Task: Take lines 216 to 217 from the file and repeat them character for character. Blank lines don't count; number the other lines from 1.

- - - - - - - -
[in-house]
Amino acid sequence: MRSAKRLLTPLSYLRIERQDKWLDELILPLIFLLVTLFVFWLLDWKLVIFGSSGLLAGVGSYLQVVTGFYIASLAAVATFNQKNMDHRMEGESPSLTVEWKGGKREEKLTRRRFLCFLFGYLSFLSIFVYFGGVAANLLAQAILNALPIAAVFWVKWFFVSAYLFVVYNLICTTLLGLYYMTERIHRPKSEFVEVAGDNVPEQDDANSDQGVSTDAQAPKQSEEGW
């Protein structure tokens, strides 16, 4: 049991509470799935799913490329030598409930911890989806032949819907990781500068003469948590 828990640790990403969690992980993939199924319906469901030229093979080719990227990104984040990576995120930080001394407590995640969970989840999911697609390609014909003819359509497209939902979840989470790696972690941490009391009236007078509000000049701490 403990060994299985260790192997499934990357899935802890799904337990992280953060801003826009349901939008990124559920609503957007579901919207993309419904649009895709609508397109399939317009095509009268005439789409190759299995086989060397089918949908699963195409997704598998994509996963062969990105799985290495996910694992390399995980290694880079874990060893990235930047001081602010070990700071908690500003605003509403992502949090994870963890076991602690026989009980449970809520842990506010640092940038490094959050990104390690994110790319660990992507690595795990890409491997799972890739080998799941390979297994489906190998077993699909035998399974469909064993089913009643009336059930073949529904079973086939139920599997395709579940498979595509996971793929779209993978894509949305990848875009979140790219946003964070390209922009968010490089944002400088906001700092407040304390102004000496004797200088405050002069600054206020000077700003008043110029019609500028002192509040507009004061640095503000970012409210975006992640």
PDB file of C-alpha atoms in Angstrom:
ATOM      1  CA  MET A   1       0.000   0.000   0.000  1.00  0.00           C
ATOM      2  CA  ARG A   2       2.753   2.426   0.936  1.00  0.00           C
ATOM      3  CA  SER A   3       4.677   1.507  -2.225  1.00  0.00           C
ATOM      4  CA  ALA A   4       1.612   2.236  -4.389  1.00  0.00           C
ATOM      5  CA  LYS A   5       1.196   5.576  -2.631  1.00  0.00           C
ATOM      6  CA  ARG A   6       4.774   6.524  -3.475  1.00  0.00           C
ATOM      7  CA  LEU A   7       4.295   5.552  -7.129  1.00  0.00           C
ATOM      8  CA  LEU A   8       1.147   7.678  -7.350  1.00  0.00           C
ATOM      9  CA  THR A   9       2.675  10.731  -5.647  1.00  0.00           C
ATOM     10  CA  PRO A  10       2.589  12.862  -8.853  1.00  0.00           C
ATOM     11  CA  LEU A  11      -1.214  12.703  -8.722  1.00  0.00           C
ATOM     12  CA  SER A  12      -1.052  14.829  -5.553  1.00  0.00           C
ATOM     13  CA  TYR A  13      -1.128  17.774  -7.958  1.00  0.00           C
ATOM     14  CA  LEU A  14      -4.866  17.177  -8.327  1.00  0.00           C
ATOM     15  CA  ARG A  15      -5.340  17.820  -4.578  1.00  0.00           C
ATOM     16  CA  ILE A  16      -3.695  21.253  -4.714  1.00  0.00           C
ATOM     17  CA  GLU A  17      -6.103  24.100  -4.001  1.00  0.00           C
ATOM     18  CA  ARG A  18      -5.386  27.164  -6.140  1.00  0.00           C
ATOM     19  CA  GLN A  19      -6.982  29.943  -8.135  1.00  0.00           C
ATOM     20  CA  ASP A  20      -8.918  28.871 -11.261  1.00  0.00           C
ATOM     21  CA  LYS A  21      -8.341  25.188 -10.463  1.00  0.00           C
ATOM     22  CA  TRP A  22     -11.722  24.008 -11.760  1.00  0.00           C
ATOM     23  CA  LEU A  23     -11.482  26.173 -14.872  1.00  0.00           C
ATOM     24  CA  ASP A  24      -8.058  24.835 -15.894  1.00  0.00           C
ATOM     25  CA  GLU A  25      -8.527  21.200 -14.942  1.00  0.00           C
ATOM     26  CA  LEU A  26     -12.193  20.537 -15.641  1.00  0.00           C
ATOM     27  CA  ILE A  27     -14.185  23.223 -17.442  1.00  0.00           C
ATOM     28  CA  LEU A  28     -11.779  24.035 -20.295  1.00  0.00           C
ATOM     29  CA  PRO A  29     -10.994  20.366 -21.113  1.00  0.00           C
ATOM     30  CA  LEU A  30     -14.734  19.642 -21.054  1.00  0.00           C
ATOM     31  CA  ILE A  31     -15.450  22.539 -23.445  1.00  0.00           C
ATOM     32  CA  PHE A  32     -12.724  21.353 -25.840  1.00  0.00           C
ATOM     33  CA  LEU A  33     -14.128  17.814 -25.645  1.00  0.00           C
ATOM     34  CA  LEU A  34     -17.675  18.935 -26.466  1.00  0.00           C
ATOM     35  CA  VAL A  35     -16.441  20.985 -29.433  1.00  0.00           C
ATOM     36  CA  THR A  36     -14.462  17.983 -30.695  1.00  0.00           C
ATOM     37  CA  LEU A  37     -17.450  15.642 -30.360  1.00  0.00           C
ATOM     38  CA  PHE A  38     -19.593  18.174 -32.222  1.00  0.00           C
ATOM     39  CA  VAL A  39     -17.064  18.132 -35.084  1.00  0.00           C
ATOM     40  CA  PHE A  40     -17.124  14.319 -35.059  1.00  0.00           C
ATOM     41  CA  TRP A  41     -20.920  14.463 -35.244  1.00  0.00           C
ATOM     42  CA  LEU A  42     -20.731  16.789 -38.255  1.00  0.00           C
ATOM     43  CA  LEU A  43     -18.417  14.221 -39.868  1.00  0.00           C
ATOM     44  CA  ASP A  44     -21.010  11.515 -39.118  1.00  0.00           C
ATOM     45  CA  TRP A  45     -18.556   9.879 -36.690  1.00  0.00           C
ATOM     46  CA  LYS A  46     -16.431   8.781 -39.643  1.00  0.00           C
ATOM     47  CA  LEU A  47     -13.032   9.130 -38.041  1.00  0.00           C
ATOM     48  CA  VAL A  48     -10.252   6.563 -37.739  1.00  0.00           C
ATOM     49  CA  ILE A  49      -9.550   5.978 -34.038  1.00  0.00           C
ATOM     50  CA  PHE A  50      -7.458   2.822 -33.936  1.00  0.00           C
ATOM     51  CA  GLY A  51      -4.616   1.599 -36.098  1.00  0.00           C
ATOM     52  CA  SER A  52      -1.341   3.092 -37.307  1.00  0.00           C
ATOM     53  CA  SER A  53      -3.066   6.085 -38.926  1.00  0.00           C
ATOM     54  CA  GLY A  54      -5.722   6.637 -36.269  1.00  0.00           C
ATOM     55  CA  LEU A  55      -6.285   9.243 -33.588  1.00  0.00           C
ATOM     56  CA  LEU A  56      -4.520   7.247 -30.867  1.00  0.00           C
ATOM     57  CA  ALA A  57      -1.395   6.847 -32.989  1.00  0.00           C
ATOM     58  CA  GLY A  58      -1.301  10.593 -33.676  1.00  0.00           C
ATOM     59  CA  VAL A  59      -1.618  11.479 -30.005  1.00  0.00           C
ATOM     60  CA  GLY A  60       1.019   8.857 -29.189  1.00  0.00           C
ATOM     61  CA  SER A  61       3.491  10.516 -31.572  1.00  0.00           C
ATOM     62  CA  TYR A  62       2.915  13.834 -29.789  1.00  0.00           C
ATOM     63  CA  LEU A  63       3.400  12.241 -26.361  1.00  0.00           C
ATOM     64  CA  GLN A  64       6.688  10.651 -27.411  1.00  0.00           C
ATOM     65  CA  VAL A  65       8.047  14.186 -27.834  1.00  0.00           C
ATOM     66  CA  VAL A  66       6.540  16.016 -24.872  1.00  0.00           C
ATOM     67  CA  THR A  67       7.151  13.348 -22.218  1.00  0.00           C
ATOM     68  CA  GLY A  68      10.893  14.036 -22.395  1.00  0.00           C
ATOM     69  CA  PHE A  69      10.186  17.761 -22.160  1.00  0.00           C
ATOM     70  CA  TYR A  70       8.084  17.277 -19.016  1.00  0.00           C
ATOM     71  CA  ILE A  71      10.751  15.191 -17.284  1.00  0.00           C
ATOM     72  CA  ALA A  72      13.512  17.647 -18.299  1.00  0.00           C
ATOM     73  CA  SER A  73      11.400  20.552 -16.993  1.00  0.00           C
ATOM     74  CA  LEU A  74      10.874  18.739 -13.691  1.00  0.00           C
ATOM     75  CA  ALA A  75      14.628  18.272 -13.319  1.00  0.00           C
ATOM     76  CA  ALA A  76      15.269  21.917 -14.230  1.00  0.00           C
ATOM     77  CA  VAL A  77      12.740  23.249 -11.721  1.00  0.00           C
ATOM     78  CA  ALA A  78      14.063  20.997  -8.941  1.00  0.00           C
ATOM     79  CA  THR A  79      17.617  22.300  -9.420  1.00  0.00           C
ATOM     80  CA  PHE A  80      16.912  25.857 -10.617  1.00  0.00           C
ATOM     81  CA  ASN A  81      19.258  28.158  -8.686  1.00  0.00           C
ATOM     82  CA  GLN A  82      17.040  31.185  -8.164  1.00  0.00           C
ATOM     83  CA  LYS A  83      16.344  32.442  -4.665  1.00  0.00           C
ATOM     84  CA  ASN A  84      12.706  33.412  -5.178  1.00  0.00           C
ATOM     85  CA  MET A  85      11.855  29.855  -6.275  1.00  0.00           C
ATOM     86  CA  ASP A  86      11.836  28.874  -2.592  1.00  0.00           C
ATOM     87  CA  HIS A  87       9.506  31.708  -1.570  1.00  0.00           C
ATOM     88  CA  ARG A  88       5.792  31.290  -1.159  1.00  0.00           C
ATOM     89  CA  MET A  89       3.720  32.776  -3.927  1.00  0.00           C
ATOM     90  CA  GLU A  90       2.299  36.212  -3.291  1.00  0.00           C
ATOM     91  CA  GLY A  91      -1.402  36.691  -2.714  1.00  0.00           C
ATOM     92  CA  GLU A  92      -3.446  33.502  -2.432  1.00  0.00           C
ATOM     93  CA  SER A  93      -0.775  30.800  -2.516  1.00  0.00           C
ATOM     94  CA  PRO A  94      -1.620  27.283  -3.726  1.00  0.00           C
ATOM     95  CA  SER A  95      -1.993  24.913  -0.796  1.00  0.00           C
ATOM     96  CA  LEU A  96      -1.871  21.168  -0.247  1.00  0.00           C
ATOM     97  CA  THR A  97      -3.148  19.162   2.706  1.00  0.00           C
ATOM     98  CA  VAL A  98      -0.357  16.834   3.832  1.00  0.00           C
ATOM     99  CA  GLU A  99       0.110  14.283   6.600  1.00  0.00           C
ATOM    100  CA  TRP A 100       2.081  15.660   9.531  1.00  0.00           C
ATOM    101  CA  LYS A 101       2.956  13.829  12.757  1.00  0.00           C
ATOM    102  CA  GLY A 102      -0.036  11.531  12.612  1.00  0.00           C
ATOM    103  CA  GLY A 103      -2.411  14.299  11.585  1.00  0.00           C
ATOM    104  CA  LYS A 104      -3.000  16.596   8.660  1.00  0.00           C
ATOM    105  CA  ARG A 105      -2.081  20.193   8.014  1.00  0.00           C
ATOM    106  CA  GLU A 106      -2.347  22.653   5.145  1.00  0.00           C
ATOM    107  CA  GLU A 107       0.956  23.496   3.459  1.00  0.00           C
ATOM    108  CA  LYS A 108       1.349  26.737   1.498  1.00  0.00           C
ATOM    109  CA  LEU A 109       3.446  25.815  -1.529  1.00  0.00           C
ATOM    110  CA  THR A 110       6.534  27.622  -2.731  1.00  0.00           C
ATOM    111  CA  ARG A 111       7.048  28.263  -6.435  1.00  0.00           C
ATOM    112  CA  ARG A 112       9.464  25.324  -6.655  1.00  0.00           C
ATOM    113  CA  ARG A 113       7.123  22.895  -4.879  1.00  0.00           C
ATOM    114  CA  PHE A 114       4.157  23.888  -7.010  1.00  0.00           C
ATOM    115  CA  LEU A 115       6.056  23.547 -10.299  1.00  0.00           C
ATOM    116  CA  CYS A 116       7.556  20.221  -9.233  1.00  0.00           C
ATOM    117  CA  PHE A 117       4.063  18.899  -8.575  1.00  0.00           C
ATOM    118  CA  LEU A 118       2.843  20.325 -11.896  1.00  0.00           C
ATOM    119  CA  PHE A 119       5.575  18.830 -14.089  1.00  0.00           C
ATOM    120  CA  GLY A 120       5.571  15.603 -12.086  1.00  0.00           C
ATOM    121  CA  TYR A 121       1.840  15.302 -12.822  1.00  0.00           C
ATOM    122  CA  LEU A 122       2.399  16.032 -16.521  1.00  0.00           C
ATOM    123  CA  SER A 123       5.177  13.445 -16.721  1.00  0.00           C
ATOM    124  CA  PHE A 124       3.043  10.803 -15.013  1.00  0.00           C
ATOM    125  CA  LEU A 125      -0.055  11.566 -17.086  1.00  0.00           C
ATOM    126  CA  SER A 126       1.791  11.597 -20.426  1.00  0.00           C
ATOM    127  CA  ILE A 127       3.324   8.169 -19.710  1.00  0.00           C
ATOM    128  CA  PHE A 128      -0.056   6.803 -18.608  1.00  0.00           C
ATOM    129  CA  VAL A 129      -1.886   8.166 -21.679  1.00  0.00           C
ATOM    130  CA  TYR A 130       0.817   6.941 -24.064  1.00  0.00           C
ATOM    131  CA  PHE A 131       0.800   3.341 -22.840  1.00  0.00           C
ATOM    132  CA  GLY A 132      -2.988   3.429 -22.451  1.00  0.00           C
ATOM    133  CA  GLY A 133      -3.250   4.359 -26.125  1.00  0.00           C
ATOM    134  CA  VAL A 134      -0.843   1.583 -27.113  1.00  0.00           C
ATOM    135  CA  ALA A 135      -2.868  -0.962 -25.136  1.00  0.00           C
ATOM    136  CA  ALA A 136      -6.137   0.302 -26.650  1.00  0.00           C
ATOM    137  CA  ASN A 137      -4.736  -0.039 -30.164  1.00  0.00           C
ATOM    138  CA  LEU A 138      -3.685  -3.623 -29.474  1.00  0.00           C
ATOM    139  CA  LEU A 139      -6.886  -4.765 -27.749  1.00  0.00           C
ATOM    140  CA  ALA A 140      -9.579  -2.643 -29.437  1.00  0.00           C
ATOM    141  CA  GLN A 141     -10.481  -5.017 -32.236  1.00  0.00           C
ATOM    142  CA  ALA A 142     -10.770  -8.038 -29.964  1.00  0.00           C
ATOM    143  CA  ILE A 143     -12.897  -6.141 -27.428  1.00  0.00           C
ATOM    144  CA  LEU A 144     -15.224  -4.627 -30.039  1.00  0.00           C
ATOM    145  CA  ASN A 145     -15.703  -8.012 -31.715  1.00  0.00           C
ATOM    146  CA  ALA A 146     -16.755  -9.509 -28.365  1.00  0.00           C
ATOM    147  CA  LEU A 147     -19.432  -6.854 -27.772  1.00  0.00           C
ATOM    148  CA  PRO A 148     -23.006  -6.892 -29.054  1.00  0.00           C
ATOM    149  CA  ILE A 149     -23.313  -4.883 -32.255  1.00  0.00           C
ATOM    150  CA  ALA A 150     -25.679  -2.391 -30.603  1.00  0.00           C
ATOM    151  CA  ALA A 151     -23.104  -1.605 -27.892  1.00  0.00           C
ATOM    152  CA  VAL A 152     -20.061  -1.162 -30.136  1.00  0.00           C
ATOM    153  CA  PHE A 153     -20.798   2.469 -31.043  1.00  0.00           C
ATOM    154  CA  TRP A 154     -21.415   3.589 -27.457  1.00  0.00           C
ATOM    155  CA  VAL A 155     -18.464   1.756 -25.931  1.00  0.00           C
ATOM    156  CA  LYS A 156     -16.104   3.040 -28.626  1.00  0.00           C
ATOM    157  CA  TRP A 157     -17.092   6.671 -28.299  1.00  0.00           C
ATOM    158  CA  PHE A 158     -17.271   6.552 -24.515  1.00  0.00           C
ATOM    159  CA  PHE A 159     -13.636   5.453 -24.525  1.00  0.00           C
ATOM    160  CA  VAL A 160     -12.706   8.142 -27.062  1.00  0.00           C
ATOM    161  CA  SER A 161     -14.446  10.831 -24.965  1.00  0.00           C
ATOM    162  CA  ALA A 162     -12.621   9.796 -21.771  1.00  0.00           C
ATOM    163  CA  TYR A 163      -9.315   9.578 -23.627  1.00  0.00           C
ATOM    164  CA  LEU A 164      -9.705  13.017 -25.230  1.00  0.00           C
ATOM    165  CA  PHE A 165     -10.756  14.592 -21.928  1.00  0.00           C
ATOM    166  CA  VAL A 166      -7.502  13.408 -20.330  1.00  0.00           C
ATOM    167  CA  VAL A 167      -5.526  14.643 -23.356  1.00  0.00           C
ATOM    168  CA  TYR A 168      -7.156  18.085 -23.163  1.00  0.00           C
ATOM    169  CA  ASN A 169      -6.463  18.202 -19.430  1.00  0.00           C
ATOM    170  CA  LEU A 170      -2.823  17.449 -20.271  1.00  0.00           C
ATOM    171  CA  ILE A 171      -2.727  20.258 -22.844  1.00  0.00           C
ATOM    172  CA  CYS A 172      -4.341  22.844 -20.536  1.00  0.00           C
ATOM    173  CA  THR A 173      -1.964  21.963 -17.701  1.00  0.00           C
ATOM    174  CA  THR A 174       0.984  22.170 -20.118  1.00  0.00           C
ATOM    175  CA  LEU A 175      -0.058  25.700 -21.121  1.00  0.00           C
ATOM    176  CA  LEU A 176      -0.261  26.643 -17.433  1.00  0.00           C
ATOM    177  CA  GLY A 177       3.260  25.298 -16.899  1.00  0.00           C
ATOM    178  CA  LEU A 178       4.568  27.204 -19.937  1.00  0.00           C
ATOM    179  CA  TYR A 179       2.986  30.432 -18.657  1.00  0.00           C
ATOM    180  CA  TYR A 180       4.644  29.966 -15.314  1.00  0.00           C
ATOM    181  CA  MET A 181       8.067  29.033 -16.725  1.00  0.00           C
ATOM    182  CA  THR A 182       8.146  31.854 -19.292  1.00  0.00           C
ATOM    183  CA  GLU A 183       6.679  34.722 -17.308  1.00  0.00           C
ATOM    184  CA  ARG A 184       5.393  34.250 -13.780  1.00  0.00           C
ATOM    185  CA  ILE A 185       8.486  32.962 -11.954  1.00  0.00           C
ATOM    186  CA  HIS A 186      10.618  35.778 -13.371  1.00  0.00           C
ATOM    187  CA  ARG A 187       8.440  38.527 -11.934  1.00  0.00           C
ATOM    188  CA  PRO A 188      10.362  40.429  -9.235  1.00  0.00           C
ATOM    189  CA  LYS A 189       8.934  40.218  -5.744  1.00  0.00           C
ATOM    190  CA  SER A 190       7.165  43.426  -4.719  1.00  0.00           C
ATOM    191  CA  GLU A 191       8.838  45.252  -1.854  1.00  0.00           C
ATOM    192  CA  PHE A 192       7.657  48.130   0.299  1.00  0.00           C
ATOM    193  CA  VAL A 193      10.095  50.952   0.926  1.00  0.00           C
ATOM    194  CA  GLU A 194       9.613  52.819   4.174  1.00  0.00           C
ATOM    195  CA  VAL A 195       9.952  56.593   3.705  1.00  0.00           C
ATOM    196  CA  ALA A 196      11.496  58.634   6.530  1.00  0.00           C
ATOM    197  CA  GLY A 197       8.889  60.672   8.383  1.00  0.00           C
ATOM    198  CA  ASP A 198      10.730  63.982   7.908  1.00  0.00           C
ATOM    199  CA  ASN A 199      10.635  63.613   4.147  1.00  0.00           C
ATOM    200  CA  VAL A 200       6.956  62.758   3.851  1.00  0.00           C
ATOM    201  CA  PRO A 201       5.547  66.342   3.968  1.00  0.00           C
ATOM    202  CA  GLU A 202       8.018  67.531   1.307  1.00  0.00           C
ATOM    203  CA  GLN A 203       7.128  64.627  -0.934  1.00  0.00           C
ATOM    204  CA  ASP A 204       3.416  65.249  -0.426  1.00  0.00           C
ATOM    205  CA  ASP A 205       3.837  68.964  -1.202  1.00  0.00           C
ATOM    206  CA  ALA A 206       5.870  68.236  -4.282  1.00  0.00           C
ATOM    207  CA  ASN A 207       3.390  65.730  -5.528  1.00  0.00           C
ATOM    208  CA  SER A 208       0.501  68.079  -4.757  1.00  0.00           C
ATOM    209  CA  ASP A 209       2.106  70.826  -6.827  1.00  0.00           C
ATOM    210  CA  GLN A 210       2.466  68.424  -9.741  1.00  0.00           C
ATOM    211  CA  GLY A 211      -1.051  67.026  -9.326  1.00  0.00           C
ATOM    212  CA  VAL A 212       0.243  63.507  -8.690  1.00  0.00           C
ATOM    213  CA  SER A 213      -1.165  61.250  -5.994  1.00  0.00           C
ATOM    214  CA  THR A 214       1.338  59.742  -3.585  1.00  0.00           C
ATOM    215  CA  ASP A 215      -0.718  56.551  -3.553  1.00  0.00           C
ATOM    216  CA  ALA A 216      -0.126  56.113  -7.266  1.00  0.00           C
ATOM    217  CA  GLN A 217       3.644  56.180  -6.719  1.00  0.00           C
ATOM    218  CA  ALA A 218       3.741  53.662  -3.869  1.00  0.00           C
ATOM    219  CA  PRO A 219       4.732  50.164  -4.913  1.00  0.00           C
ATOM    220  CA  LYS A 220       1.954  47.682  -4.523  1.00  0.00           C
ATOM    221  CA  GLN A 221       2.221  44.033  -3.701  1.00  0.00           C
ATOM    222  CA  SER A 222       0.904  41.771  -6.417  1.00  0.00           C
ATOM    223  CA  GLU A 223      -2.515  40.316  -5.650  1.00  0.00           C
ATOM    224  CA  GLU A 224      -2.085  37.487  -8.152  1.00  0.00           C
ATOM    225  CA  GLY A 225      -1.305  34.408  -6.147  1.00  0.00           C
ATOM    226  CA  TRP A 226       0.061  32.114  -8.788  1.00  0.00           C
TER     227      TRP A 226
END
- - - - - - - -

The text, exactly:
ATOM    212  CA  VAL A 212       0.243  63.507  -8.690  1.00  0.00           C
ATOM    213  CA  SER A 213      -1.165  61.250  -5.994  1.00  0.00           C